2018 Grammy Award Nominee!
• Best Improvised Jazz Solo: "Whisper Not"
• Best Jazz Instrumental Album: Open Book
Innovative Jazz Pianist On Vinyl LP!
Fred Hersch has long been acclaimed as an exploratory artist, an outspoken
activist, an influential educator and a uniquely revelatory and lyrical pianist.
As one of the most expressive voices in modern jazz, Hersch has never been shy
about letting listeners glimpse his most intimate thoughts and emotions. In
September 2017, however, Hersch's fans were treated to even deeper, more
revealing insights into the story of the renowned pianist when he published his
much-anticipated memoir, Good Things Happen Slowly: A Life In and Out of Jazz.
As a companion piece, Hersch decided to present an equally direct and vulnerable
glimpse into his private musical thoughts with his 11th solo release, Open Book.
The pieces on Open Book offer some of the finest, most unguardedly emotional
solo music that Hersch has created in a career unique for its profound poignancy
and passion. Recorded in a South Korean concert hall on a superb Hamburg
Steinway concert grand piano, the album captures the vital essence of the
revelatory adventurousness and intense beauty that have made Hersch one of the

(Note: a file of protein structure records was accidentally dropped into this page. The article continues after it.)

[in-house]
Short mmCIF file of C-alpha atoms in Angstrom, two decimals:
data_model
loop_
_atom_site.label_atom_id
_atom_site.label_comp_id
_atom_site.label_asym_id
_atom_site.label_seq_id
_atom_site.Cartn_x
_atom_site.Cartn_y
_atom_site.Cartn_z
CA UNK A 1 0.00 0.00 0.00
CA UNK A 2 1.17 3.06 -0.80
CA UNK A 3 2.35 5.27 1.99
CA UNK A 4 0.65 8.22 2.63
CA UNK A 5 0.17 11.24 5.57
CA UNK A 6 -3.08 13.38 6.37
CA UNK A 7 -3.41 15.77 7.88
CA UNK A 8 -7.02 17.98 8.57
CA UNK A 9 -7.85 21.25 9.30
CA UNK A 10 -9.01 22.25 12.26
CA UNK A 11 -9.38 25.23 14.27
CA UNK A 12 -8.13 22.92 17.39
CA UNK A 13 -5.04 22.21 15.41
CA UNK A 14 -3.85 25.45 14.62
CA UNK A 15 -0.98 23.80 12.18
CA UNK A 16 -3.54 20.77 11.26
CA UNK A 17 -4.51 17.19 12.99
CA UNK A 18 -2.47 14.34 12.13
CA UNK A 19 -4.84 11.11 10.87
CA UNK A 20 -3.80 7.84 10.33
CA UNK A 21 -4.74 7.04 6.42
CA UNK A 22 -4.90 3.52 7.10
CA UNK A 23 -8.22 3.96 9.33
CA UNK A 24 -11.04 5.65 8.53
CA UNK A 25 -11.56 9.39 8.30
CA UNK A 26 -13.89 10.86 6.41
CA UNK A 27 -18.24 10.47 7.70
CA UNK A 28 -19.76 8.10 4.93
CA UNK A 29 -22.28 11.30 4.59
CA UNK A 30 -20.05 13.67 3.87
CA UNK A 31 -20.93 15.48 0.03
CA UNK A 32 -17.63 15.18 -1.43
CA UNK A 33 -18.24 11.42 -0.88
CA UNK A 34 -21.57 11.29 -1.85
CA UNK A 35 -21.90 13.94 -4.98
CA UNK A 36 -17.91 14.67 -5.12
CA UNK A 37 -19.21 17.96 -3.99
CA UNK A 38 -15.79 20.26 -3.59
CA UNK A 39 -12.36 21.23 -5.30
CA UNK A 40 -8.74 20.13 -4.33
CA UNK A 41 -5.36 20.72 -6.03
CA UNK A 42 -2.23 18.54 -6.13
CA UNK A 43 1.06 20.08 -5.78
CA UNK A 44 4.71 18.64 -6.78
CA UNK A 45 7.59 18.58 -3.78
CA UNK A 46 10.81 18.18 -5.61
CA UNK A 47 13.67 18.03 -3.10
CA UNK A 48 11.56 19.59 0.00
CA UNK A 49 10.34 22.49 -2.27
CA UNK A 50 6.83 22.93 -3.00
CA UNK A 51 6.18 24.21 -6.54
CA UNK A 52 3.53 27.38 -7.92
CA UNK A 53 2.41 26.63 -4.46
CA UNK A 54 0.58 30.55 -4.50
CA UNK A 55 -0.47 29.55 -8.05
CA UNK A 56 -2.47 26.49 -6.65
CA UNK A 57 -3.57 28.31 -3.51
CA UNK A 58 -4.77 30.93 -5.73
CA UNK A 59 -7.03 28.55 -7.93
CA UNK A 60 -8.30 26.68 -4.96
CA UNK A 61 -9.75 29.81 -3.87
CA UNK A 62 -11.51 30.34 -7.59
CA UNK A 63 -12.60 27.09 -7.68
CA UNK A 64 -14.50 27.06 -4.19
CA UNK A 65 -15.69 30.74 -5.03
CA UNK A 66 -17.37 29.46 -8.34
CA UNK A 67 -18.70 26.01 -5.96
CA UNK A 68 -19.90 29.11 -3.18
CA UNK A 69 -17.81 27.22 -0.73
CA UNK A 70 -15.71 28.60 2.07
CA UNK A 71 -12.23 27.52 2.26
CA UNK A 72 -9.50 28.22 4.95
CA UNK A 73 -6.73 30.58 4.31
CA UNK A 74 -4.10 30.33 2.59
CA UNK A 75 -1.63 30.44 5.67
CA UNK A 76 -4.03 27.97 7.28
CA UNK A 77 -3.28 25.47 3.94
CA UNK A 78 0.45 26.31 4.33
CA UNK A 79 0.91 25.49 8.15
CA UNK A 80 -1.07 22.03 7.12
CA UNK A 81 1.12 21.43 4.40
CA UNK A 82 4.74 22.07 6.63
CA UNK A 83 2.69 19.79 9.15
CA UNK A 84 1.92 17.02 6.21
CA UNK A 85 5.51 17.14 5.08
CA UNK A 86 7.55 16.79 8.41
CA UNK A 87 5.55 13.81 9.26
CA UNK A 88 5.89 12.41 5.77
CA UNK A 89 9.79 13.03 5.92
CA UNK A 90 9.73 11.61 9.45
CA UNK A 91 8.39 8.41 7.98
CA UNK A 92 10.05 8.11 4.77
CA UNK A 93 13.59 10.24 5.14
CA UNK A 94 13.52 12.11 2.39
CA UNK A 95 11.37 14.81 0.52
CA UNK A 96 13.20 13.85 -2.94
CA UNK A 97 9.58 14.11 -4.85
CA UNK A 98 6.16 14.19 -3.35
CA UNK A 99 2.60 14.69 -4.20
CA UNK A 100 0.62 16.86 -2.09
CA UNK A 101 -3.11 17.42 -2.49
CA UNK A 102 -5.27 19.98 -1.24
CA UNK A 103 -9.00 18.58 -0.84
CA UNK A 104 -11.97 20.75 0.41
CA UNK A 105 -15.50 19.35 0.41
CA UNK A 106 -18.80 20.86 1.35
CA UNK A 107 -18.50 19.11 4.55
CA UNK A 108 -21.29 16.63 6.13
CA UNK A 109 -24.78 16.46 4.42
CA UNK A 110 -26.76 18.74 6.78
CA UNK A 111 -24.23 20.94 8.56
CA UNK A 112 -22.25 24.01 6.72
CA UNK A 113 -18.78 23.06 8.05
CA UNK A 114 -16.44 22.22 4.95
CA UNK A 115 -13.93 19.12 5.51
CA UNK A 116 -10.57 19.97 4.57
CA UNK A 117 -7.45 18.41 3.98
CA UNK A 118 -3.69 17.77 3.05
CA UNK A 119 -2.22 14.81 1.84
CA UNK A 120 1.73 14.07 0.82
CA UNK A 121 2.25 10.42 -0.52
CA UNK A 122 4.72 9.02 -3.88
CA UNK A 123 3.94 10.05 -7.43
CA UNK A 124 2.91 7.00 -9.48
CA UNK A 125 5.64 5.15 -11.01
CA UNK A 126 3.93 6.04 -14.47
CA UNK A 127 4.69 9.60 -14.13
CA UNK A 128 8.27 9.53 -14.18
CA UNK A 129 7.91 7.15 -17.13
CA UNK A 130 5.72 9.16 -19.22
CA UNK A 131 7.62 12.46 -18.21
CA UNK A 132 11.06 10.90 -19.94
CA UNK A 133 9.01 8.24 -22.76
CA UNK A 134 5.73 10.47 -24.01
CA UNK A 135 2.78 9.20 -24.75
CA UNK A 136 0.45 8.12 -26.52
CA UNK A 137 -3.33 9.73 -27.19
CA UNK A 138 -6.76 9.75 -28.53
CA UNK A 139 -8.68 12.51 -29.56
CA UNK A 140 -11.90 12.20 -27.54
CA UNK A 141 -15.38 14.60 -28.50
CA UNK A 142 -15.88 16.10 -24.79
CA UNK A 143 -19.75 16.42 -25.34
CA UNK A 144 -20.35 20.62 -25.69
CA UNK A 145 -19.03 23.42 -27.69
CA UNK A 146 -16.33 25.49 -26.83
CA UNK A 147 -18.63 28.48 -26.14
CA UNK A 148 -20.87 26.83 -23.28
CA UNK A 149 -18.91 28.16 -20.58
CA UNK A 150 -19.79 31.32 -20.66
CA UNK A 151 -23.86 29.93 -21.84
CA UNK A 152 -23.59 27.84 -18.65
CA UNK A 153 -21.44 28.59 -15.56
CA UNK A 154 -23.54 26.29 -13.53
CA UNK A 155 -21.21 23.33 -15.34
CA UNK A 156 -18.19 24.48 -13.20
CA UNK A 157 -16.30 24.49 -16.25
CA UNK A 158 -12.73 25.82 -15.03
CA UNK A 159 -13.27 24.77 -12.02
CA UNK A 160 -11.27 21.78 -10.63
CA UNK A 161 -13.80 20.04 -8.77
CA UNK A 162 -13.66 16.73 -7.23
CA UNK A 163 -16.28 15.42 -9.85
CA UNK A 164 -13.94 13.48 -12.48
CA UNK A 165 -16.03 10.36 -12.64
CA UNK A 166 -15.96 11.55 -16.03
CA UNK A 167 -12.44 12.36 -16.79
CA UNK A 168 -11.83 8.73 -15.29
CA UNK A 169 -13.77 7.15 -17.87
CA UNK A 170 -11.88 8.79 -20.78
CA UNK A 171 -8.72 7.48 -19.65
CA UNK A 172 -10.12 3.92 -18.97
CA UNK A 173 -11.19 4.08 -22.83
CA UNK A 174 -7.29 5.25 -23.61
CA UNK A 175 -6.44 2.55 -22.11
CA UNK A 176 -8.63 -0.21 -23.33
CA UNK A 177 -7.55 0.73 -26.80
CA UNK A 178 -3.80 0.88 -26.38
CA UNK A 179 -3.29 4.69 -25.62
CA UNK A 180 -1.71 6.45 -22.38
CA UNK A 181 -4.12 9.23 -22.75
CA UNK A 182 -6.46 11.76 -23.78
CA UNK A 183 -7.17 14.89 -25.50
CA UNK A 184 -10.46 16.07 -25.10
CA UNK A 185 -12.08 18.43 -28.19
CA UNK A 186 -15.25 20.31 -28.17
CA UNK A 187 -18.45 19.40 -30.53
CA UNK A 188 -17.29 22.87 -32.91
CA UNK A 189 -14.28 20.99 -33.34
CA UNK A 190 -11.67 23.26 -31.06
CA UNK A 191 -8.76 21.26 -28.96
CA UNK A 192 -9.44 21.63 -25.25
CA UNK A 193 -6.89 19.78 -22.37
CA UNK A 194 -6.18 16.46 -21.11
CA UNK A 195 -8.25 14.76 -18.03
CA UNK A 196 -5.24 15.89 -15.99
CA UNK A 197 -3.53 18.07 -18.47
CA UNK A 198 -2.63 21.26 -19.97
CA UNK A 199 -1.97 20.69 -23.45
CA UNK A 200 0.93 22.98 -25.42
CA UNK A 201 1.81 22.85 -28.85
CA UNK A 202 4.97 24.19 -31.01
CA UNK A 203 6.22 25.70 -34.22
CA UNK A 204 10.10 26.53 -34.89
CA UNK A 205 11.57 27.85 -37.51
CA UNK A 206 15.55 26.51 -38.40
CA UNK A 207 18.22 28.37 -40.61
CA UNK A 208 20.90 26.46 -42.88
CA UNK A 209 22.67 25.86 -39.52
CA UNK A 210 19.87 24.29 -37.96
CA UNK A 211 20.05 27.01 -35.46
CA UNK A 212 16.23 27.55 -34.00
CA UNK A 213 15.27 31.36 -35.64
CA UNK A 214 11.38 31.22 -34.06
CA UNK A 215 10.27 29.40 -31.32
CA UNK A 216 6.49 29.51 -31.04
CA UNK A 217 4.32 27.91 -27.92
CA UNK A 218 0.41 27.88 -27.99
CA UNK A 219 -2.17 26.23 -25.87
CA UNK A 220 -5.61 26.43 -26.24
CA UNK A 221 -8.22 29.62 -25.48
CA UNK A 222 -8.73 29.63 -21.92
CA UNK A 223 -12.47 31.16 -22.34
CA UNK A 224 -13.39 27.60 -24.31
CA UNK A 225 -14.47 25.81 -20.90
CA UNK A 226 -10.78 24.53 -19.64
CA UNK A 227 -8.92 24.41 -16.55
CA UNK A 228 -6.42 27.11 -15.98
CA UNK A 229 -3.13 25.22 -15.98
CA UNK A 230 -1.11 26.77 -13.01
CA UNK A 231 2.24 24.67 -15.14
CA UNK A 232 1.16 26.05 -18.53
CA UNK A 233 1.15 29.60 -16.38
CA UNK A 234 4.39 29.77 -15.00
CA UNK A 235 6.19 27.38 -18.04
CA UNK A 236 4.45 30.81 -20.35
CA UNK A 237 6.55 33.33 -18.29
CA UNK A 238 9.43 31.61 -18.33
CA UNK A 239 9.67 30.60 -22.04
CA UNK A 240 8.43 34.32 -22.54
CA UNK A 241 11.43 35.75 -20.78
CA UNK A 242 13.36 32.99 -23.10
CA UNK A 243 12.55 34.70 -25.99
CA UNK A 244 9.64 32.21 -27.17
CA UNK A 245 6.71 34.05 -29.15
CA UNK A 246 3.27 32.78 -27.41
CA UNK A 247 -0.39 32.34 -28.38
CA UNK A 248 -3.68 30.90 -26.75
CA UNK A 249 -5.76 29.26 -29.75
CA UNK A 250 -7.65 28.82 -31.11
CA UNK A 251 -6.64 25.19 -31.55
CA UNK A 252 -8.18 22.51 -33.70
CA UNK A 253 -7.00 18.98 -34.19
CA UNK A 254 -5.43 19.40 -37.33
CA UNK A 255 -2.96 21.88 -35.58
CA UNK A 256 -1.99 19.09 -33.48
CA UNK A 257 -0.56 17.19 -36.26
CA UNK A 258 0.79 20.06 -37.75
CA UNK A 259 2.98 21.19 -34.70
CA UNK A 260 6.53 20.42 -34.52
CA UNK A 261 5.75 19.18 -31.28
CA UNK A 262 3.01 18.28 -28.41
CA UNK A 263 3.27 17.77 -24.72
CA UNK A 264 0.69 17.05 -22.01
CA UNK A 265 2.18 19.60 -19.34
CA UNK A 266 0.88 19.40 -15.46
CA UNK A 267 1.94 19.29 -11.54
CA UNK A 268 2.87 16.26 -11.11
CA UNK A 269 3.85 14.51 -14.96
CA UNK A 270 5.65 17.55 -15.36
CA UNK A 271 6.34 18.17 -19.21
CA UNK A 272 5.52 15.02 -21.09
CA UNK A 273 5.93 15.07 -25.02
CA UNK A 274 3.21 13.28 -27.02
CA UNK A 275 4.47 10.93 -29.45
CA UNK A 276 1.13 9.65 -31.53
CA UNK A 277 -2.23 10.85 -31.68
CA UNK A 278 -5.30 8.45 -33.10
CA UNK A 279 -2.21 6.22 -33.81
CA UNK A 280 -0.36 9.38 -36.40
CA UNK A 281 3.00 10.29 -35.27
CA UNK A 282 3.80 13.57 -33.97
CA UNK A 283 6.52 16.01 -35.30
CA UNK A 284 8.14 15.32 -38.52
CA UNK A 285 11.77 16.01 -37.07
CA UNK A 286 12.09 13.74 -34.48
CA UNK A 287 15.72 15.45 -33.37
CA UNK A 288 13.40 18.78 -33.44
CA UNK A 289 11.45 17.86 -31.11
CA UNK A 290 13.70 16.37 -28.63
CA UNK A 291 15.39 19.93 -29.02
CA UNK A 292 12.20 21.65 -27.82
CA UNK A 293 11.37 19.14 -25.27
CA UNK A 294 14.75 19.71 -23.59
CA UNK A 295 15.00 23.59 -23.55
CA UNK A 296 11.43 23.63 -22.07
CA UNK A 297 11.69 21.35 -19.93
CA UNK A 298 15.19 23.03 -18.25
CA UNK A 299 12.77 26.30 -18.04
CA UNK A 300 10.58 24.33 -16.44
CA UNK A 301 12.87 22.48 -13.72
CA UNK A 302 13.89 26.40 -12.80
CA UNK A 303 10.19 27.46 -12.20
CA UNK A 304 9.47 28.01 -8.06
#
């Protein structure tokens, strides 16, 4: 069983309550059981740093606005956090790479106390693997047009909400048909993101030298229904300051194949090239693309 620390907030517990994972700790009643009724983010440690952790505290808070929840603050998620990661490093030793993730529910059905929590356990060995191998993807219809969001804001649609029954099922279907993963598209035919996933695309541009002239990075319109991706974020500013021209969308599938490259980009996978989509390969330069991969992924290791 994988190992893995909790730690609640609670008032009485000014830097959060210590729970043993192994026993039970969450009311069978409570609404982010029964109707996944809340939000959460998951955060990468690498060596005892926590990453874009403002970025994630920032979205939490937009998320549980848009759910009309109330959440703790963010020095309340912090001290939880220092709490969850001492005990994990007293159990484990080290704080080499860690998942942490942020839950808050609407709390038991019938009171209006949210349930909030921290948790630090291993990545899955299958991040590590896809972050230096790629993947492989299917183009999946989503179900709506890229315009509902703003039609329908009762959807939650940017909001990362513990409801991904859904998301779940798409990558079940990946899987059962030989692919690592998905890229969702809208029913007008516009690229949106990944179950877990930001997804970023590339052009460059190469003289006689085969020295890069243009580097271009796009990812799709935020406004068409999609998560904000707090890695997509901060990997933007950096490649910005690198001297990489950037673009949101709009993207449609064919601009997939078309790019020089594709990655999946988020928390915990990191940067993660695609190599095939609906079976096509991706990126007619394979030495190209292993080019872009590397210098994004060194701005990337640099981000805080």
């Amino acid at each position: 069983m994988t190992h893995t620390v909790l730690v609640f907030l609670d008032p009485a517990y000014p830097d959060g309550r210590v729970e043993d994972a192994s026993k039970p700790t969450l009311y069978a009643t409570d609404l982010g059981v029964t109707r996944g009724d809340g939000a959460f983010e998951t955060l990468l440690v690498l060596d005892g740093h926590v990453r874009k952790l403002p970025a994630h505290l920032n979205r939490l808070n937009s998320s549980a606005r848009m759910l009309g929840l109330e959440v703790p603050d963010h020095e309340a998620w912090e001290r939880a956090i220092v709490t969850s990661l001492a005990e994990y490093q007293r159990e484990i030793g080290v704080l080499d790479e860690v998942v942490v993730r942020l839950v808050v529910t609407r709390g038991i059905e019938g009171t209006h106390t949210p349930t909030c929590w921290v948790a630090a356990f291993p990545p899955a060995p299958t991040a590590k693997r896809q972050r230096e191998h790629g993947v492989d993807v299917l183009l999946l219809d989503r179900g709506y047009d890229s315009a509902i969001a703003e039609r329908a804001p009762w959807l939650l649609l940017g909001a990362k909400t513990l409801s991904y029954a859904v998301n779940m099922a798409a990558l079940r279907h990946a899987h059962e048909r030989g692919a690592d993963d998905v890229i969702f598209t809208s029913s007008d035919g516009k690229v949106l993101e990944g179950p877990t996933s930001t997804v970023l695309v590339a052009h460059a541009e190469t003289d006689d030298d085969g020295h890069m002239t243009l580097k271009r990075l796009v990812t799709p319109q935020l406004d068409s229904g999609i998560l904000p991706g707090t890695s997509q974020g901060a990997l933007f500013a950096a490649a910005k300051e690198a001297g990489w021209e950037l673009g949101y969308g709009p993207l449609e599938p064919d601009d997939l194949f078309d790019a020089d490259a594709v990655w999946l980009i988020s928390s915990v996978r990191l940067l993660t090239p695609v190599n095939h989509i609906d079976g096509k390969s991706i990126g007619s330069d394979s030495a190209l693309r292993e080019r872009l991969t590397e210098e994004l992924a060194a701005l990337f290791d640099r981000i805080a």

most important solo artists in jazz. With more than 40 albums to his credit as a
leader or co-leader, Hersch remarkably continues to discover new areas of
inspiration and depths of feeling.
"For the last two and a half decades I've been pretty open about who I am, what
I like and what I'm dealing with at times," Hersch says. "But I've always got to
dig deeper, and I thought this might be a chance to make an album that's a
window into the kinds of things that I play at home or don't play in public all
The centerpiece of Open Book, and the spark that ignited the album, is the
nearly 20-minute improvisation "Through the Forest." Unique in Hersch's
extensive discography, the stream-of-consciousness gem is a miniature
masterpiece of narrative development, a compelling journey through an abstract,
glimmering landscape, revealing that in his early 60s Hersch continues to take
creative risks and daunting inventive leaps. "Through the Forest" became the
leaping-off point for an album intended to be singularly divulgent and
reflective. A few months later, Hersch returned to the same hall and recorded
the remainder of Open Book alone in the empty venue (with the exception of Benny
Golson’s classic "Whisper Not," taken from a concert during that return
The album opens with the stark musings of "The Orb," taken from Hersch's
autobiographical music-theater piece My Coma Dreams. A love letter to Hersch's
longtime partner, AIDS activist Scott Morgan, "The Orb" is the final dream
depicted in the show, and in this solo rendition becomes a nakedly heartfelt
outpouring of raw but tender emotion. The mood then takes a turn for the playful
and swinging on "Whisper Not," a longtime staple of Hersch's repertoire that
here becomes a vibrant, virtuoso marathon of thematic exploration. The piece
also serves as an ideal mirror to the album's other composition from the pen of